Michelle smiles with reddish short sleeve shirt, close-cropped hair

Michelle Cole, is an educator, choreographer, and dancer. She received her Master’s degree in Dance Education from New York University, Steinhardt and holds a Bachelor’s degree in Psychology from Florida International University’s Honors College. In 2019, she began her own dance teaching company, Dance Culture LLC, to conduct independent dance residencies at universities, public, private, and independent schools throughout NYC. Michelle became an adjunct faculty member of NYU in 2015, she currently teaches Afro-Caribbean and Hip-Hop Dance. As a choreographer and performer, Michelle has presented and performed in New York, Chicago, Miami, Martha’s Vineyard, Kampala, Uganda and more. She is a member of the Teaching Artist Affairs committee through the Arts in Education Roundtable and an advocate for dance education, social justice, dances of the African diaspora and culturally integrated dance pedagogy.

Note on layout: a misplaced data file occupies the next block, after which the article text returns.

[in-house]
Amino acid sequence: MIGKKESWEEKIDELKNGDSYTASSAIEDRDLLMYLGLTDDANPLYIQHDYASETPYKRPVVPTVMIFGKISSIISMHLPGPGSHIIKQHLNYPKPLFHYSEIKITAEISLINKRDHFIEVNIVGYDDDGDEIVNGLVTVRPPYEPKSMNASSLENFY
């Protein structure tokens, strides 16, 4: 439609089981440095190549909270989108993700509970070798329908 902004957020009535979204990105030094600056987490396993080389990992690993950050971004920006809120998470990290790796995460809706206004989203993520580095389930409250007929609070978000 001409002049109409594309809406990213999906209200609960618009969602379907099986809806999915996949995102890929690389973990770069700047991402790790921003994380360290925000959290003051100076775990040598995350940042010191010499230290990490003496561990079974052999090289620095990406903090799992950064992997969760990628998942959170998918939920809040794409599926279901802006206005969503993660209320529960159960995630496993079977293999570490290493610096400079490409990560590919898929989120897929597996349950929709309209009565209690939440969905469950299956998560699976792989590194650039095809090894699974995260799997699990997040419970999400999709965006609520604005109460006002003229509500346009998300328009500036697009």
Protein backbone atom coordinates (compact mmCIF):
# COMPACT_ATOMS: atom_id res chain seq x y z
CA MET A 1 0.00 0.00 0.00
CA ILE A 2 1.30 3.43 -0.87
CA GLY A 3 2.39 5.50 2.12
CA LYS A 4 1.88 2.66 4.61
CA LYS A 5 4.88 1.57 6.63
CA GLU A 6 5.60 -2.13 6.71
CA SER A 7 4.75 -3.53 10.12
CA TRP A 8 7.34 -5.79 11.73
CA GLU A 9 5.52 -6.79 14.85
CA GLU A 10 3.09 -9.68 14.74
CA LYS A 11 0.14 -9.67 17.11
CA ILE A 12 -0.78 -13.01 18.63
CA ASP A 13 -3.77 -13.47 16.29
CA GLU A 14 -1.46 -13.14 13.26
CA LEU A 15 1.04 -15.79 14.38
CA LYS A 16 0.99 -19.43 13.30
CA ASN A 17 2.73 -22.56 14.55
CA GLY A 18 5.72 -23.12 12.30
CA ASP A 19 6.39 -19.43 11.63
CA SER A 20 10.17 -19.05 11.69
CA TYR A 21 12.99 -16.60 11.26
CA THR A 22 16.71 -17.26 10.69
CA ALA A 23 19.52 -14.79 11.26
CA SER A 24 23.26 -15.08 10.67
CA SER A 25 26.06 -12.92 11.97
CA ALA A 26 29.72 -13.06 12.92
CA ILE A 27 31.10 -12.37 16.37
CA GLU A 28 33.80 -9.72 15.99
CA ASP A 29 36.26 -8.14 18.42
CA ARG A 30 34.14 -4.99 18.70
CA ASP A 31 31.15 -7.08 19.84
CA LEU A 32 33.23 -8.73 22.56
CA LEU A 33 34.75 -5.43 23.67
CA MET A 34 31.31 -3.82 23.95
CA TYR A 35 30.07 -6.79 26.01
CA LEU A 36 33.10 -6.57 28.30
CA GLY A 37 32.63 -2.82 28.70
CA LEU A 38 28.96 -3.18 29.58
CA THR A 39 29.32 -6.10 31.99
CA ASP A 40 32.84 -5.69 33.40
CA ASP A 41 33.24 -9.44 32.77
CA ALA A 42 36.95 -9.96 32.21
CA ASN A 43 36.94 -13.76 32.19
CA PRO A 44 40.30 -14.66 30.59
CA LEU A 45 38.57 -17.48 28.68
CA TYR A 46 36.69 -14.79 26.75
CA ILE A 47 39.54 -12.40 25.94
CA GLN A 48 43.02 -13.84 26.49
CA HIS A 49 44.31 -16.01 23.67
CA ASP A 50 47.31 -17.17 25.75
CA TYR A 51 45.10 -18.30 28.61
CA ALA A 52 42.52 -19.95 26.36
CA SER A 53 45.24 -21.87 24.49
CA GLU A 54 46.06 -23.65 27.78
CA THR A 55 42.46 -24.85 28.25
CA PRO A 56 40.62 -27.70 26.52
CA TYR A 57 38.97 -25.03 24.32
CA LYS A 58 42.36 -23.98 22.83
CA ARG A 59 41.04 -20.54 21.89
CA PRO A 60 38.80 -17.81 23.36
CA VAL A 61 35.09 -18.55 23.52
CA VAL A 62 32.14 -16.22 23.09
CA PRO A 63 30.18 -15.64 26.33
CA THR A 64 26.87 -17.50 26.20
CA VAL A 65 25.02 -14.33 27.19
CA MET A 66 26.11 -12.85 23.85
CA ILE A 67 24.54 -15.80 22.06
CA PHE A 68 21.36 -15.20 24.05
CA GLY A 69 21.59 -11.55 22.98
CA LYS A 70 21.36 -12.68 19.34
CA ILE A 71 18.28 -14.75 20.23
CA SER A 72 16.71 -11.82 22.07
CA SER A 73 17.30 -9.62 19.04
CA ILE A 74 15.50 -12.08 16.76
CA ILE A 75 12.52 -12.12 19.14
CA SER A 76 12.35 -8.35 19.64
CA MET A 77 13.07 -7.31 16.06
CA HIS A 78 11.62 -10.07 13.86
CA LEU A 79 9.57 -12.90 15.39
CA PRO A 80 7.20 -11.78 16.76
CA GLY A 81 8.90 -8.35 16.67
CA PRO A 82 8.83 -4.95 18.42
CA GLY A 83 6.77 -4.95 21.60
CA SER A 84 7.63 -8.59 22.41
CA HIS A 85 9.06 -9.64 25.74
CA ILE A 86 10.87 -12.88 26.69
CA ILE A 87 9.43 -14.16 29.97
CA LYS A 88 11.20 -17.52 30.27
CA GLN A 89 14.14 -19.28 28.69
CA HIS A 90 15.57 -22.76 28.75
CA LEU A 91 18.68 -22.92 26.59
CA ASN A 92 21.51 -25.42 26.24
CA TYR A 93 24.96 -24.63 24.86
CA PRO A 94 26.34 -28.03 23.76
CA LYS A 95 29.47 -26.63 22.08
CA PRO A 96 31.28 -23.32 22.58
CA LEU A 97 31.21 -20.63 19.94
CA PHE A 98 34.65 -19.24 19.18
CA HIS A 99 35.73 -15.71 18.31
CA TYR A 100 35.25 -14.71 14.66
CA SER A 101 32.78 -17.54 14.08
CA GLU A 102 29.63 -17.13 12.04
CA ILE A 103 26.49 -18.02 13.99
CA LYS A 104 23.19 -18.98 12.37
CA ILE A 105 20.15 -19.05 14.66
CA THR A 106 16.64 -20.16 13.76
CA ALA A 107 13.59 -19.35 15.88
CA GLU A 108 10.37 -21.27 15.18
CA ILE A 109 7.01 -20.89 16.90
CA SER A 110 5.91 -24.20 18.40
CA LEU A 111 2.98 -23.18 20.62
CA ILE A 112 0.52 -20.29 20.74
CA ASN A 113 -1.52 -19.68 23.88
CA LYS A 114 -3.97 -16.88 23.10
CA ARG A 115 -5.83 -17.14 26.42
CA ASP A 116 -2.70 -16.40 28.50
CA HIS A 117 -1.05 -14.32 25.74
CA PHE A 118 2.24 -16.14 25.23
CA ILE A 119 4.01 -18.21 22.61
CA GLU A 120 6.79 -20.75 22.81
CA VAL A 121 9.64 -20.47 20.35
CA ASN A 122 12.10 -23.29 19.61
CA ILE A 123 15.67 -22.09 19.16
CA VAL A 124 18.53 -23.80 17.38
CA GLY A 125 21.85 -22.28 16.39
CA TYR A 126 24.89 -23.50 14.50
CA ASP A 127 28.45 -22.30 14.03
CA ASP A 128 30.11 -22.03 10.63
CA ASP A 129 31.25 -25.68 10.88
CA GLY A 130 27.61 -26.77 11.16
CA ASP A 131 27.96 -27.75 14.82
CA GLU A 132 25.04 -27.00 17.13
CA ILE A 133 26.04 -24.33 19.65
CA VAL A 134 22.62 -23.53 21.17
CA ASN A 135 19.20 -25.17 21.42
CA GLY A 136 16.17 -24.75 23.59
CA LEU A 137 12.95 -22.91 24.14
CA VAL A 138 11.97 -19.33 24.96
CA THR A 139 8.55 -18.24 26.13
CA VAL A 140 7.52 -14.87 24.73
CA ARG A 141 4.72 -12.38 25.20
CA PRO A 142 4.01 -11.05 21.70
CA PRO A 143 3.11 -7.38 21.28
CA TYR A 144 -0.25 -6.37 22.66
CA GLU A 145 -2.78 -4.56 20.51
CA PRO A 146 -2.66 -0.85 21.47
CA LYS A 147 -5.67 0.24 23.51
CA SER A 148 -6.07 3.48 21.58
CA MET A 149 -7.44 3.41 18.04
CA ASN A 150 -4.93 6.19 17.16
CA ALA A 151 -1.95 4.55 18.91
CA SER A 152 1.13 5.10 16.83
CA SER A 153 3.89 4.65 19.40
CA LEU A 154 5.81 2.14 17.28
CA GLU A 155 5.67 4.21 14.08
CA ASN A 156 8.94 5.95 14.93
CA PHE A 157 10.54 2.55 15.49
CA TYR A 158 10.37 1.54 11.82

A Tribute to Paul King

Paul King with slight smile wearing glasses, brown blazer and blue collared shirt against a black background

Published September 24, 2020
(Originally shared September 16, 2020)

The New York City Arts in Education Roundtable presents a remembrance to a great friend to the Roundtable, Paul King, former Executive Director of the Office of Arts and Special Projects. This video was originally shared at The Roundtable’s Kickoff event, “Bridging the Divide: Making Connections Between Personal Impact and Communal Change.”

Latest Memo from NYC Department of Education’s Office of Arts and Special Projects (June 24, 2020)

Updates from OASP, NYC Department of Education. Pictured: NYC Department of Education and Office of Arts and Special Projects logos.

Posted on Wednesday, June 24, 2020

Earlier today, the NYC Department of Education’s Office of Arts and Special Projects shared the attached memo with the NYC Arts in Education Roundtable regarding Arts Partnership Grants 2020-2021 (including Arts for English Language Learners/ Students with Disabilities and Arts and Family Engagement Grants).